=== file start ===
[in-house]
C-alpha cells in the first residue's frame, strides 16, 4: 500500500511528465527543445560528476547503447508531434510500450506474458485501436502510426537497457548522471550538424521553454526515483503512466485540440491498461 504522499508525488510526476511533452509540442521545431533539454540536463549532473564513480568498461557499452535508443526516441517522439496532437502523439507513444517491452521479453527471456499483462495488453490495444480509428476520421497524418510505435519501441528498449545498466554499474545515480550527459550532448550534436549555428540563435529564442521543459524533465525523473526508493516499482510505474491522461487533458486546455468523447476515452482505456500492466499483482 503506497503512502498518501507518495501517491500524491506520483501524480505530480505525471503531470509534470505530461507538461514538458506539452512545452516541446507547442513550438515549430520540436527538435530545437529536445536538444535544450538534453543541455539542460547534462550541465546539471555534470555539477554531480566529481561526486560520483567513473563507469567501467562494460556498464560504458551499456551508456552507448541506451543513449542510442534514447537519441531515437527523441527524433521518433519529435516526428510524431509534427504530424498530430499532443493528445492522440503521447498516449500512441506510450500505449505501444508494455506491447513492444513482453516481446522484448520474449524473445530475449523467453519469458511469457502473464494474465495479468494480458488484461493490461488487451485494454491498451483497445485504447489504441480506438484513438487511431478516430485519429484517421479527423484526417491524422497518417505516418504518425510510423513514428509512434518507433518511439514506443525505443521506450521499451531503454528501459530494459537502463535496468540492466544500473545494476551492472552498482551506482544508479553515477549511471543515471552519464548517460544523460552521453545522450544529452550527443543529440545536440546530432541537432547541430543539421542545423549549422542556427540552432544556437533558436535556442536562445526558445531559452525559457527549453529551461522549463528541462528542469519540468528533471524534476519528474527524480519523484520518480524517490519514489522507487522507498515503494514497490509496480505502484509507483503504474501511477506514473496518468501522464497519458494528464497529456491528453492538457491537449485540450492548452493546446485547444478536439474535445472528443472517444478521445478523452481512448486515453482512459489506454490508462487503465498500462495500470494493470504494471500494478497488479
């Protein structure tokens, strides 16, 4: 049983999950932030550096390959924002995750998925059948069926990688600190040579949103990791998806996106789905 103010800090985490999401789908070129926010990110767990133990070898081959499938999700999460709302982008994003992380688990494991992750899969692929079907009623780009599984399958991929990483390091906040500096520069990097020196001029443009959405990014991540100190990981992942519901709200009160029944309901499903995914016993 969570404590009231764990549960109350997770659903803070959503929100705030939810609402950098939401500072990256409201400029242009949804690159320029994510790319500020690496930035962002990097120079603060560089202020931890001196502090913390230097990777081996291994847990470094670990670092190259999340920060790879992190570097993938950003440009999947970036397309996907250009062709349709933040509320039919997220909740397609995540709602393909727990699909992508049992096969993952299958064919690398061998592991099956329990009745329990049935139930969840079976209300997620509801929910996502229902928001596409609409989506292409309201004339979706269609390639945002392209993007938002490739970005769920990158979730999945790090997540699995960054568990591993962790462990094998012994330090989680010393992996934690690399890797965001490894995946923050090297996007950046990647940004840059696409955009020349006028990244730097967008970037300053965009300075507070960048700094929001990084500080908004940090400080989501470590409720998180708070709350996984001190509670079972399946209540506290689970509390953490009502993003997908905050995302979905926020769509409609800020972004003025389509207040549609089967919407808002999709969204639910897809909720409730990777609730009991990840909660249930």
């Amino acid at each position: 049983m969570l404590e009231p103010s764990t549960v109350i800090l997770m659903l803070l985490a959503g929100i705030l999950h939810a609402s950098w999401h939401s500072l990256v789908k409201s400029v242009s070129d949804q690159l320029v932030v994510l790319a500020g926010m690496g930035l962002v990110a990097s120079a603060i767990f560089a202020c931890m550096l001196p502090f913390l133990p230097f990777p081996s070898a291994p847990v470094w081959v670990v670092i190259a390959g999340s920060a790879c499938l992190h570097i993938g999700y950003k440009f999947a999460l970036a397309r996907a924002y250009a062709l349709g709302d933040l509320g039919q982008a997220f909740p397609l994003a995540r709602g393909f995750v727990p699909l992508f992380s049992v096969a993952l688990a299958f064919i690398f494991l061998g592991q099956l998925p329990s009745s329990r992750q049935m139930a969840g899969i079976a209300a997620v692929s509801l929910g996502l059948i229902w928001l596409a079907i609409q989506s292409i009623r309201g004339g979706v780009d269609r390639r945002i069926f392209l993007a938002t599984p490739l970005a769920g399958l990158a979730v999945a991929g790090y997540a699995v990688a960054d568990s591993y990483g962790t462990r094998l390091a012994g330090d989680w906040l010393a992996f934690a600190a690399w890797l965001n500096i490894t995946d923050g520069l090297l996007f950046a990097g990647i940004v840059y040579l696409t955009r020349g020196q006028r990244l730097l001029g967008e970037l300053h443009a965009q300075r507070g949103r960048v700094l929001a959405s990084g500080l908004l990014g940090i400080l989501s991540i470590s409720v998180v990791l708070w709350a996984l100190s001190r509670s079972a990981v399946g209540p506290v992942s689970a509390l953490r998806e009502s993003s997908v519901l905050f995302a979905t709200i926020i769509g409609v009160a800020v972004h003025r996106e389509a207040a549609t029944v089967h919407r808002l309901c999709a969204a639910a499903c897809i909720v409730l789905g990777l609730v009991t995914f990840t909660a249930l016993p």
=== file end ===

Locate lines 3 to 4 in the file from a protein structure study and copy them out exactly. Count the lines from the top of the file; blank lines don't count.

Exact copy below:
């Protein structure tokens, strides 16, 4: 049983999950932030550096390959924002995750998925059948069926990688600190040579949103990791998806996106789905 103010800090985490999401789908070129926010990110767990133990070898081959499938999700999460709302982008994003992380688990494991992750899969692929079907009623780009599984399958991929990483390091906040500096520069990097020196001029443009959405990014991540100190990981992942519901709200009160029944309901499903995914016993 969570404590009231764990549960109350997770659903803070959503929100705030939810609402950098939401500072990256409201400029242009949804690159320029994510790319500020690496930035962002990097120079603060560089202020931890001196502090913390230097990777081996291994847990470094670990670092190259999340920060790879992190570097993938950003440009999947970036397309996907250009062709349709933040509320039919997220909740397609995540709602393909727990699909992508049992096969993952299958064919690398061998592991099956329990009745329990049935139930969840079976209300997620509801929910996502229902928001596409609409989506292409309201004339979706269609390639945002392209993007938002490739970005769920990158979730999945790090997540699995960054568990591993962790462990094998012994330090989680010393992996934690690399890797965001490894995946923050090297996007950046990647940004840059696409955009020349006028990244730097967008970037300053965009300075507070960048700094929001990084500080908004940090400080989501470590409720998180708070709350996984001190509670079972399946209540506290689970509390953490009502993003997908905050995302979905926020769509409609800020972004003025389509207040549609089967919407808002999709969204639910897809909720409730990777609730009991990840909660249930």
């Amino acid at each position: 049983m969570l404590e009231p103010s764990t549960v109350i800090l997770m659903l803070l985490a959503g929100i705030l999950h939810a609402s950098w999401h939401s500072l990256v789908k409201s400029v242009s070129d949804q690159l320029v932030v994510l790319a500020g926010m690496g930035l962002v990110a990097s120079a603060i767990f560089a202020c931890m550096l001196p502090f913390l133990p230097f990777p081996s070898a291994p847990v470094w081959v670990v670092i190259a390959g999340s920060a790879c499938l992190h570097i993938g999700y950003k440009f999947a999460l970036a397309r996907a924002y250009a062709l349709g709302d933040l509320g039919q982008a997220f909740p397609l994003a995540r709602g393909f995750v727990p699909l992508f992380s049992v096969a993952l688990a299958f064919i690398f494991l061998g592991q099956l998925p329990s009745s329990r992750q049935m139930a969840g899969i079976a209300a997620v692929s509801l929910g996502l059948i229902w928001l596409a079907i609409q989506s292409i009623r309201g004339g979706v780009d269609r390639r945002i069926f392209l993007a938002t599984p490739l970005a769920g399958l990158a979730v999945a991929g790090y997540a699995v990688a960054d568990s591993y990483g962790t462990r094998l390091a012994g330090d989680w906040l010393a992996f934690a600190a690399w890797l965001n500096i490894t995946d923050g520069l090297l996007f950046a990097g990647i940004v840059y040579l696409t955009r020349g020196q006028r990244l730097l001029g967008e970037l300053h443009a965009q300075r507070g949103r960048v700094l929001a959405s990084g500080l908004l990014g940090i400080l989501s991540i470590s409720v998180v990791l708070w709350a996984l100190s001190r509670s079972a990981v399946g209540p506290v992942s689970a509390l953490r998806e009502s993003s997908v519901l905050f995302a979905t709200i926020i769509g409609v009160a800020v972004h003025r996106e389509a207040a549609t029944v089967h919407r808002l309901c999709a969204a639910a499903c897809i909720v409730l789905g990777l609730v009991t995914f990840t909660a249930l016993p």